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Patch & fill those leaky buckets


Workforce shortage is a people problem: too few qualified people where they're needed. Community college Prof-Tech programs are designed to respond, but the solutions might not always be on adequate, sustainable, or on-target.
If a workforce has too few people, the problem is likely caused by either 1) attrition of current workers or 2) grow of job volume, most likely a combination of both. The reliance on Prof-Tech graduates
to solve this problem is good, but maybe not great. Part of the solution might require workforce retention - if employers can prevent "leakage" it will save them money and alleviate pressure on Prof-Tech programs to produce more graduates.
Maybe Prof-Tech programs can innovate a solution with local employers? Instead of solely focusing on minting new workers, Prof-Tech programs could help employers retain their existing workers by up-skilling, cross-skilling, and cycling senior workers into the community college classroom where their skills, experience, and perspectives can be transferred to the next generation. Employers value retention and are willing to invest in it. On-boarding new employees can be costly in terms of time, money, and productivity. Preventing attrition can be an important and lucrative service.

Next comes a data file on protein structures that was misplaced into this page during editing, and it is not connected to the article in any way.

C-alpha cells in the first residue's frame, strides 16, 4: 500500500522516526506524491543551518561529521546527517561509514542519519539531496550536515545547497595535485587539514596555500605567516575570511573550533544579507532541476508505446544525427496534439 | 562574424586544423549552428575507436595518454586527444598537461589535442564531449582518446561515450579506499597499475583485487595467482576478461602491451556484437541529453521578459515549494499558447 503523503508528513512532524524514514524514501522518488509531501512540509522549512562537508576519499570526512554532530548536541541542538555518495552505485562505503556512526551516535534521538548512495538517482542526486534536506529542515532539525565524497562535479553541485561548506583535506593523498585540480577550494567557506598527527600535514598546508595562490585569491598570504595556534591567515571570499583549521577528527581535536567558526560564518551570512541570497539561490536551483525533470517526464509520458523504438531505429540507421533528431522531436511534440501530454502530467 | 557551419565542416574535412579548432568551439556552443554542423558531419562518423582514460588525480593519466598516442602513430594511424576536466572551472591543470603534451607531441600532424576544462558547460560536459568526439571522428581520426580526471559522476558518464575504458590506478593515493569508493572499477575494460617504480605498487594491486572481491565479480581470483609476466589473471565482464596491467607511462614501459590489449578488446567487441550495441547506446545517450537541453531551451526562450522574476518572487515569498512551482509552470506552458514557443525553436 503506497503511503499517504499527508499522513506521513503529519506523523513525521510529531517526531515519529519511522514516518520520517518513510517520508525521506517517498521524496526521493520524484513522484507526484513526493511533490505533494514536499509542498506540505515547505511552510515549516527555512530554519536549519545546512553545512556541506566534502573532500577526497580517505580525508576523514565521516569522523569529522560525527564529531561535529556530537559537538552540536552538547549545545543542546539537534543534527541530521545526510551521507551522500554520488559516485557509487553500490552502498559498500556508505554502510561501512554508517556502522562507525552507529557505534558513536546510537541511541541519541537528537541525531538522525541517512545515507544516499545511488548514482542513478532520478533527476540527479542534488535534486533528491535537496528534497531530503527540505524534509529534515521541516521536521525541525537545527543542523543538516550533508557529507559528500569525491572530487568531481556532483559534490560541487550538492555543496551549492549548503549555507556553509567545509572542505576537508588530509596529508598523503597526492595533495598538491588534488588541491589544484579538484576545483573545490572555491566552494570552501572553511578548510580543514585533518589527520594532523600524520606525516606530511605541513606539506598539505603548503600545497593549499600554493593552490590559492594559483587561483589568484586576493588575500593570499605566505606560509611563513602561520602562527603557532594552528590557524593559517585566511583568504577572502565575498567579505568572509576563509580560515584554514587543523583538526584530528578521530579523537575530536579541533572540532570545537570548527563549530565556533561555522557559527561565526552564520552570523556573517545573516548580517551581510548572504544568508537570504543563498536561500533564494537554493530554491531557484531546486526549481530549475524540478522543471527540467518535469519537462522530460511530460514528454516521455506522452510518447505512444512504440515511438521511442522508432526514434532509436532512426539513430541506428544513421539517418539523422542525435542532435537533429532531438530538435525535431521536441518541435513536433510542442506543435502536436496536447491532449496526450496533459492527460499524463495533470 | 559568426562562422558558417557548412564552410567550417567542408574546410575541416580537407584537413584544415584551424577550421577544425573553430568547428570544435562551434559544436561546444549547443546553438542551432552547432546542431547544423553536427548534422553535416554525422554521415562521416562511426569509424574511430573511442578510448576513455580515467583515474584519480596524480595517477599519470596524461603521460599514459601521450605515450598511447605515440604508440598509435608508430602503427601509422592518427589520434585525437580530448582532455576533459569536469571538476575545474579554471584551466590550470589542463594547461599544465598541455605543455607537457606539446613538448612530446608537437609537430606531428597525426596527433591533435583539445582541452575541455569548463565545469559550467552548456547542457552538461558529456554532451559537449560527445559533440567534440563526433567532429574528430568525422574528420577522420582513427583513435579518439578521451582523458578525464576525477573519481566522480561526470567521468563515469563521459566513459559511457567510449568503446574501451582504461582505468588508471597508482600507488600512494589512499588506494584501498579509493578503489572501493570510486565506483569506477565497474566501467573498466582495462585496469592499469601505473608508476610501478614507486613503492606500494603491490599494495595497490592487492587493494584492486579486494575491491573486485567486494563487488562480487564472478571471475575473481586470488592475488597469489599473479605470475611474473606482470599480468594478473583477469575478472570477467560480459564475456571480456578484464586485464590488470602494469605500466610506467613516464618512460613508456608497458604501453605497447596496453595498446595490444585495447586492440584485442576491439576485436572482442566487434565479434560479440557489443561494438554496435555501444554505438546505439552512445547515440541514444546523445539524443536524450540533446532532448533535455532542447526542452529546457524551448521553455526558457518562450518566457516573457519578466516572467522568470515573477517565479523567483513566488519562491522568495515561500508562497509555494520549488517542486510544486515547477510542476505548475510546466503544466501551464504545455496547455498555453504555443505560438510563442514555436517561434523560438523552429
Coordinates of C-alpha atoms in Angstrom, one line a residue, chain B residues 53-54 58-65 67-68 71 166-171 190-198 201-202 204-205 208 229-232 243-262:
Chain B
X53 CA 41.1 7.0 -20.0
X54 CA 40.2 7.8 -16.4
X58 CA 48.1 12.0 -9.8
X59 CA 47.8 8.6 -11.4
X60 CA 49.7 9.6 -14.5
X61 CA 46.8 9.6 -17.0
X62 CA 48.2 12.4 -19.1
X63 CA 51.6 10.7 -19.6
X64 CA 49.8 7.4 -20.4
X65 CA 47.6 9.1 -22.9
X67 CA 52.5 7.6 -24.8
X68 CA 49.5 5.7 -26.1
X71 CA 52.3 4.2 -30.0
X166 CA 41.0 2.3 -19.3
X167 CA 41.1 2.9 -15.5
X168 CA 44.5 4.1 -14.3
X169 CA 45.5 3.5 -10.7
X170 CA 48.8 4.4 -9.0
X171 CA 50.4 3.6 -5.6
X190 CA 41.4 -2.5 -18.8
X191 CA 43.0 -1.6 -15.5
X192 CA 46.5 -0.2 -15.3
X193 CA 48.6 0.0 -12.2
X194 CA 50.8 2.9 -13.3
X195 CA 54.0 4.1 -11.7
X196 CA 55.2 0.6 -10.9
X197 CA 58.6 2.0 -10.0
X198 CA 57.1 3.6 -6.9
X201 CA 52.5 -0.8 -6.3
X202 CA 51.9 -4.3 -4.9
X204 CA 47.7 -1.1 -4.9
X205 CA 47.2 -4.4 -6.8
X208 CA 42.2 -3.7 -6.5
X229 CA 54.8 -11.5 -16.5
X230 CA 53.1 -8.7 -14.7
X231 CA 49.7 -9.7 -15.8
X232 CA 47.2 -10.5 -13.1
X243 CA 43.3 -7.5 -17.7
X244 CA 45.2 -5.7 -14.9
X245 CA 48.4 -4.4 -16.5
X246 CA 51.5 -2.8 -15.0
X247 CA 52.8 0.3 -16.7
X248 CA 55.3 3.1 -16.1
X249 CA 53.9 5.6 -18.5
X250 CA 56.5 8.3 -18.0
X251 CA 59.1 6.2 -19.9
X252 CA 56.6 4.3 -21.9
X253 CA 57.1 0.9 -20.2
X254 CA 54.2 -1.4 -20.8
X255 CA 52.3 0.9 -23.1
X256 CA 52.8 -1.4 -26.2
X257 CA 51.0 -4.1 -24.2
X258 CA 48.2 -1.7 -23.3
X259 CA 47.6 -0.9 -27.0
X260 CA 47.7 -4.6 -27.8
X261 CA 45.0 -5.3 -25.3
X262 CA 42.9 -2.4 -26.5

I know this idea is not new, but I don't see much progress in implementing it. What I do see is Prof-Tech programs operating at
capacity, trying to add more people to a leaky, expanding workforce system while falling further behind in the process. By expanding focus beyond "workforce supply" to include "workforce optimization," Prof-Tech programs might be able to carve a new niche while finding new revenue models.